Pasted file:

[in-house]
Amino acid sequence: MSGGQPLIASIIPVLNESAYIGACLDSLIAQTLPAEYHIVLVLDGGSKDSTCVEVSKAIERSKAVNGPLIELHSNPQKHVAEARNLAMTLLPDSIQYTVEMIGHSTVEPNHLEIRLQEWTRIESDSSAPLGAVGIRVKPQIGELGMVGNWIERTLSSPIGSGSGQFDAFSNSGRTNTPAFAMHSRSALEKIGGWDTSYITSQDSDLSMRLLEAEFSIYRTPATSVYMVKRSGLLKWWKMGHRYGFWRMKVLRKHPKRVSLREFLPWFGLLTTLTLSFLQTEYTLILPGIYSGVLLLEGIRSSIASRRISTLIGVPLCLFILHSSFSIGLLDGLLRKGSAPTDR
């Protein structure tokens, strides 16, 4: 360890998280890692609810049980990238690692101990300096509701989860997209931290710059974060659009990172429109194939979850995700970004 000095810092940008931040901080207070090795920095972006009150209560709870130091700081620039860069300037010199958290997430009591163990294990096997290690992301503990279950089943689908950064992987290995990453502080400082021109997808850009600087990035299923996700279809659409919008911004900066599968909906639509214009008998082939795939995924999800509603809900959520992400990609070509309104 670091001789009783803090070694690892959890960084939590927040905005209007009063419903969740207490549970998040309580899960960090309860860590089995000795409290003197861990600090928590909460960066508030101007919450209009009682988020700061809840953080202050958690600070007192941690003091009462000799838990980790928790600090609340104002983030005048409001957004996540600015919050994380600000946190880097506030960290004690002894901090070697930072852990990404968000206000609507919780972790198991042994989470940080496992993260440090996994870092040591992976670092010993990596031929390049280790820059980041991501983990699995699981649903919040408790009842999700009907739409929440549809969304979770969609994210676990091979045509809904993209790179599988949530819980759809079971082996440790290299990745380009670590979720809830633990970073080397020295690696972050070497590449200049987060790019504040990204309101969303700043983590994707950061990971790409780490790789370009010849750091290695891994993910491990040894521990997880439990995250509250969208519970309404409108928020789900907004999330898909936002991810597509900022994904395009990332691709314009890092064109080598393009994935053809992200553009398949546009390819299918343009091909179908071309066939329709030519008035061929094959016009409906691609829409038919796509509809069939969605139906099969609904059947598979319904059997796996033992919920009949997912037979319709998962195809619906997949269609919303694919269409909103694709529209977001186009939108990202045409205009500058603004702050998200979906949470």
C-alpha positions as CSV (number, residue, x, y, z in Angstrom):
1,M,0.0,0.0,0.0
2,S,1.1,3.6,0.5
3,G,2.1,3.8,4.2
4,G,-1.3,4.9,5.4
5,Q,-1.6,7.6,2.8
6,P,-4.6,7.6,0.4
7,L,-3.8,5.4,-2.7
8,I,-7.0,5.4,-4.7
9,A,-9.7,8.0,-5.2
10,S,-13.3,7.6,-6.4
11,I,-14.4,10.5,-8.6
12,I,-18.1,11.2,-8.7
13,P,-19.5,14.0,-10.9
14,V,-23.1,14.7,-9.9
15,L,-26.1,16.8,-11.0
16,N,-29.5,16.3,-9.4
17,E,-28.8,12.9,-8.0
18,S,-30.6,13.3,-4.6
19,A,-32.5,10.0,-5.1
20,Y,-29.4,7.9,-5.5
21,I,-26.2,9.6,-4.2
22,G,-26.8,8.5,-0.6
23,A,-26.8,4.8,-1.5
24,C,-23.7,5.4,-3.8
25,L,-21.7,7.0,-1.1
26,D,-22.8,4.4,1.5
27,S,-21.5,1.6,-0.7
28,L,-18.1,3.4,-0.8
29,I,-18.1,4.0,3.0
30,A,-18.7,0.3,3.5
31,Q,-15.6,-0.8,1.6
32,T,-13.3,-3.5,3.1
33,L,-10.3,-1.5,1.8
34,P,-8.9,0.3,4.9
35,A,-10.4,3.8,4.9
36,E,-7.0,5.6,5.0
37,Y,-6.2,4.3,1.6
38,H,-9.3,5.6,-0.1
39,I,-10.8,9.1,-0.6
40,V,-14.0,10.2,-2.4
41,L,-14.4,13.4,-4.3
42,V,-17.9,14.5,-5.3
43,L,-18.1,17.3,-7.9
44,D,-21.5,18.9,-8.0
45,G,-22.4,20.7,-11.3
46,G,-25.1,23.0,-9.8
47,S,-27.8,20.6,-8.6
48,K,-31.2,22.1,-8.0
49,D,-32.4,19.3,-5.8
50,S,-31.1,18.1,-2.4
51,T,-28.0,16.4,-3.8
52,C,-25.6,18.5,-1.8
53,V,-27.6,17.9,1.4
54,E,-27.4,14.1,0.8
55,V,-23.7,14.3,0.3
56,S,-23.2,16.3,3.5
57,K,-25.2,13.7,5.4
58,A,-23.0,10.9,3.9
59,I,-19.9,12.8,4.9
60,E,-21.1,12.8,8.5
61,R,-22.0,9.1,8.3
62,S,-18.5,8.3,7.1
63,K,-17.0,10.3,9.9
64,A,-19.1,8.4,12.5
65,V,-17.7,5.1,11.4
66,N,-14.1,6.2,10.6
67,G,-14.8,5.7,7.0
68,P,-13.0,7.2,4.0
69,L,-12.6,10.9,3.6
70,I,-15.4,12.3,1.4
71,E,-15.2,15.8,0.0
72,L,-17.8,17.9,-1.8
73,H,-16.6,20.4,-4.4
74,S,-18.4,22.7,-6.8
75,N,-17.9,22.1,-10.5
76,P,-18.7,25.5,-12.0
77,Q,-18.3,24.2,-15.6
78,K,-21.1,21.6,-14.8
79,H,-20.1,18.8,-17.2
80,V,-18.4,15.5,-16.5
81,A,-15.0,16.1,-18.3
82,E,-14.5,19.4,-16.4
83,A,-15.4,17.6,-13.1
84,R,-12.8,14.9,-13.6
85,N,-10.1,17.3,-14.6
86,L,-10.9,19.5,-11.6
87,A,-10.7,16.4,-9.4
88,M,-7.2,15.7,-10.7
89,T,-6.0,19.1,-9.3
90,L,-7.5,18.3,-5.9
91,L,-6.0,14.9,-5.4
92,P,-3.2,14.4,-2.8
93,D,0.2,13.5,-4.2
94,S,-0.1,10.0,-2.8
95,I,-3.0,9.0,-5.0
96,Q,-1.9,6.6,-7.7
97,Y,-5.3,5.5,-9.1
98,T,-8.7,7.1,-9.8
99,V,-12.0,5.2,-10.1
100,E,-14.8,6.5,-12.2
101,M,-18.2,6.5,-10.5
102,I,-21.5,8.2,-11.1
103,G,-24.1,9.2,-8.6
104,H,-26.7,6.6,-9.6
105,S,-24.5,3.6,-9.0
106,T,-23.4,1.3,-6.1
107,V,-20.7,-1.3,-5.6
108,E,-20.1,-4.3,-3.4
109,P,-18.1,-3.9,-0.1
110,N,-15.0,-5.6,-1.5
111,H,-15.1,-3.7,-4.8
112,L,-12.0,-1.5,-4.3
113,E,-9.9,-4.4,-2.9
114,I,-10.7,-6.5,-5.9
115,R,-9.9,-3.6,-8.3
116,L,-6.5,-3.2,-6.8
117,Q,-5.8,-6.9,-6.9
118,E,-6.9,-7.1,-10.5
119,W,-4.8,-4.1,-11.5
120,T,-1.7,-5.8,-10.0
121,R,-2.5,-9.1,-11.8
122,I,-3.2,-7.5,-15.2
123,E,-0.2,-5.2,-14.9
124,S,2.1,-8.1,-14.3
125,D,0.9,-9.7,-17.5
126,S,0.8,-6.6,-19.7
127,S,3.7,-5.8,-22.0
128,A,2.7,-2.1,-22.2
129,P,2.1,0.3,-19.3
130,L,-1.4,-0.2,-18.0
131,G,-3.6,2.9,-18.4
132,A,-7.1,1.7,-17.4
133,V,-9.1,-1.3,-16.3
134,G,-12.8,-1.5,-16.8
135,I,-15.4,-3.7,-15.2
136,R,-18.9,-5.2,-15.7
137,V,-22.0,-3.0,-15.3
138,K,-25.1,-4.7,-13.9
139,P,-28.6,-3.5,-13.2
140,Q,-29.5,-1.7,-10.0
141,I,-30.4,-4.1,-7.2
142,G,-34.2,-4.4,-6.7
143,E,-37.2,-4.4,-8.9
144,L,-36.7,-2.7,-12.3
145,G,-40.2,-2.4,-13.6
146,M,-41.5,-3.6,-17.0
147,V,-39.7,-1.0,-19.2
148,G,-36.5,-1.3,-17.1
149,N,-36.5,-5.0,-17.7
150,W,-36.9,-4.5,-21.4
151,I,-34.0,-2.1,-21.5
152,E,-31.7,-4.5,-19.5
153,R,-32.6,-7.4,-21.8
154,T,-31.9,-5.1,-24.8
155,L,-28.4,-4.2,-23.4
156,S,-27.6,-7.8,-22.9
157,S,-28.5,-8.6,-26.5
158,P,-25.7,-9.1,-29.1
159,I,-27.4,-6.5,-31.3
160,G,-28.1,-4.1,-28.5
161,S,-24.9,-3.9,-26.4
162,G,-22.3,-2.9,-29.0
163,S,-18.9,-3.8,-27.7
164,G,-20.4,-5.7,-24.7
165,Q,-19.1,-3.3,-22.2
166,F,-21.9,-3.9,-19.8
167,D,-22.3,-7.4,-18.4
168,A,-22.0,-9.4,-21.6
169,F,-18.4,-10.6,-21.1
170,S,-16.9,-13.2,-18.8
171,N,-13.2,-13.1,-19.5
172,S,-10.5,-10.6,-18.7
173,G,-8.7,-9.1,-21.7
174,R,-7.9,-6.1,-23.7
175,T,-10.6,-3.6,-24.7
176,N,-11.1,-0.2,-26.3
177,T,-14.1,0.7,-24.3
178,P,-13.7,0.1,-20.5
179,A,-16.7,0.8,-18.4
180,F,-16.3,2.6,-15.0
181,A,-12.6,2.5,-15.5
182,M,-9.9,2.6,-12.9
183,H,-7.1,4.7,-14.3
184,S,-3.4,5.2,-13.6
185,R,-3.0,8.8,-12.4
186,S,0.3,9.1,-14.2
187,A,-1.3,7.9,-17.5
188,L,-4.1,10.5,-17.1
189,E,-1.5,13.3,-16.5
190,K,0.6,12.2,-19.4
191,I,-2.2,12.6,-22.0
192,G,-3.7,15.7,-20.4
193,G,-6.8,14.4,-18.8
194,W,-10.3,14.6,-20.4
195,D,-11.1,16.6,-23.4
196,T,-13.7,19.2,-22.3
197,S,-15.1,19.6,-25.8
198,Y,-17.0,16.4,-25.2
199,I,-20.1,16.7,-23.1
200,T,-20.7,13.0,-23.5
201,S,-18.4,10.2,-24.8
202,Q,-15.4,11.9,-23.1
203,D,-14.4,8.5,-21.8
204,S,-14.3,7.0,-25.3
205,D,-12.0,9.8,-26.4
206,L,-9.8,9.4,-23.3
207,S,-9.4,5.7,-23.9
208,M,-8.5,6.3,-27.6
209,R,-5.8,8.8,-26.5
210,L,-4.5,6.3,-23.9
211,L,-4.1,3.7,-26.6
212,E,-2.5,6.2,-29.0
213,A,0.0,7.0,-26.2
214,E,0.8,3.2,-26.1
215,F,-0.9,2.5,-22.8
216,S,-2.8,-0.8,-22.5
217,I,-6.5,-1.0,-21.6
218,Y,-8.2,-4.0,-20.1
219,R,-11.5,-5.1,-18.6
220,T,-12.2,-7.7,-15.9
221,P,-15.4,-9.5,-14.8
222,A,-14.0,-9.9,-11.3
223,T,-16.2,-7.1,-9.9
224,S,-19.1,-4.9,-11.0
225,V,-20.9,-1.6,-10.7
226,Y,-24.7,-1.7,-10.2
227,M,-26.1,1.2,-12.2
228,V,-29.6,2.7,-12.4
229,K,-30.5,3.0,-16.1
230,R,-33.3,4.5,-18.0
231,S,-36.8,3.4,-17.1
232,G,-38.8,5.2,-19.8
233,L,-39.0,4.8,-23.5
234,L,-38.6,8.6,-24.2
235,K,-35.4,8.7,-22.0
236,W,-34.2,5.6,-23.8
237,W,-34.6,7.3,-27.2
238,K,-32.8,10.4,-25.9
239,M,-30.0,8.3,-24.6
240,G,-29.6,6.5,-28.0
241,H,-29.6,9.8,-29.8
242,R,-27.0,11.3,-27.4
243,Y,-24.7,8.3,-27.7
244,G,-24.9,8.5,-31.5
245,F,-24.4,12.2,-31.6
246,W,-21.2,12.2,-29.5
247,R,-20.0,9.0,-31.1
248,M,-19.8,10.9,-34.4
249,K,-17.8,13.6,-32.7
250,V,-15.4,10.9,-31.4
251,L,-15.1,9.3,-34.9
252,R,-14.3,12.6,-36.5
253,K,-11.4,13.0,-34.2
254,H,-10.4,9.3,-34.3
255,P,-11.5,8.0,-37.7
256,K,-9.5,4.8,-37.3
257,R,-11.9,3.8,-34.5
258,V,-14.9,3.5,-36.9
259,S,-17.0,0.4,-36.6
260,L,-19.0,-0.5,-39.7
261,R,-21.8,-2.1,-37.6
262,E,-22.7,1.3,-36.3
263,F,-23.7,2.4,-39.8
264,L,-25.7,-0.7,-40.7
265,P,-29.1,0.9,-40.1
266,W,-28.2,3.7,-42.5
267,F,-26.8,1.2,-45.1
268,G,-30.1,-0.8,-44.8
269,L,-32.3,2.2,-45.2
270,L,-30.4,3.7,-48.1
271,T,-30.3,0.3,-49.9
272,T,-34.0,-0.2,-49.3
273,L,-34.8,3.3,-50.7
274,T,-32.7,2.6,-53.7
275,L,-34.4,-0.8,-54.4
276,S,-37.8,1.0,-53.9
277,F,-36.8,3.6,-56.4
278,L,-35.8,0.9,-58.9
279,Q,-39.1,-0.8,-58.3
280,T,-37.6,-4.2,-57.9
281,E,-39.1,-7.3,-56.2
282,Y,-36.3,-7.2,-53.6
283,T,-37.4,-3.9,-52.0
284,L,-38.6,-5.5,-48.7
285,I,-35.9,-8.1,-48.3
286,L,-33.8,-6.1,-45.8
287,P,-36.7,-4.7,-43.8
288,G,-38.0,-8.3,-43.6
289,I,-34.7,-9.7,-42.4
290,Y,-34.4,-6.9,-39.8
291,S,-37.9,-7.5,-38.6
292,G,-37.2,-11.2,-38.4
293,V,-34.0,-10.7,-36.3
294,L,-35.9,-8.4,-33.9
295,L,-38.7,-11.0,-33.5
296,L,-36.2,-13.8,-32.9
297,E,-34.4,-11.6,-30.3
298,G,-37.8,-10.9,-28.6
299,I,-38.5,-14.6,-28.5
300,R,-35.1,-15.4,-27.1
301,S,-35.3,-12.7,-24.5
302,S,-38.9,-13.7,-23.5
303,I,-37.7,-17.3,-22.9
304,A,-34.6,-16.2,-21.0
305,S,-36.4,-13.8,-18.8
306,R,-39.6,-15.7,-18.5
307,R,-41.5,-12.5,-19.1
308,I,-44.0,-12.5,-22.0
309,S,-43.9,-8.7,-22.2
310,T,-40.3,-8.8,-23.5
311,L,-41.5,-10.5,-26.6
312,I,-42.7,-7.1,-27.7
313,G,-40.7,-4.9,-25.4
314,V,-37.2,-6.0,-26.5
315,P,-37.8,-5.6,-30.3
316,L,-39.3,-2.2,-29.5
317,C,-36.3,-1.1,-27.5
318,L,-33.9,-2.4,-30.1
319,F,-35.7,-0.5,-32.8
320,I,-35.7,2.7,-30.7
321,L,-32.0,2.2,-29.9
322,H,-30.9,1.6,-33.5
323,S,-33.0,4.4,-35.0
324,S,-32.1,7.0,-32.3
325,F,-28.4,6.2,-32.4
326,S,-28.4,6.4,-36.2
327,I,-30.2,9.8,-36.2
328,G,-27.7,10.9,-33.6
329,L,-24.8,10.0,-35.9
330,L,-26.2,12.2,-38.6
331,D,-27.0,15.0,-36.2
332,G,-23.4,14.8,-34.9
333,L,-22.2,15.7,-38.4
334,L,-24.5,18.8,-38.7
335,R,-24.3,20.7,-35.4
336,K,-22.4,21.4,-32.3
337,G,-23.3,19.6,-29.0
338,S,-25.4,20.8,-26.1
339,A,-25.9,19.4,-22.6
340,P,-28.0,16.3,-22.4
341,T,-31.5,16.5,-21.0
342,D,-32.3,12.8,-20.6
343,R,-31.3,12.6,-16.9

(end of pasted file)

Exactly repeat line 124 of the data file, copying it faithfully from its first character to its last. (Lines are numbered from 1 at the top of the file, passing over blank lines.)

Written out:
120,T,-1.7,-5.8,-10.0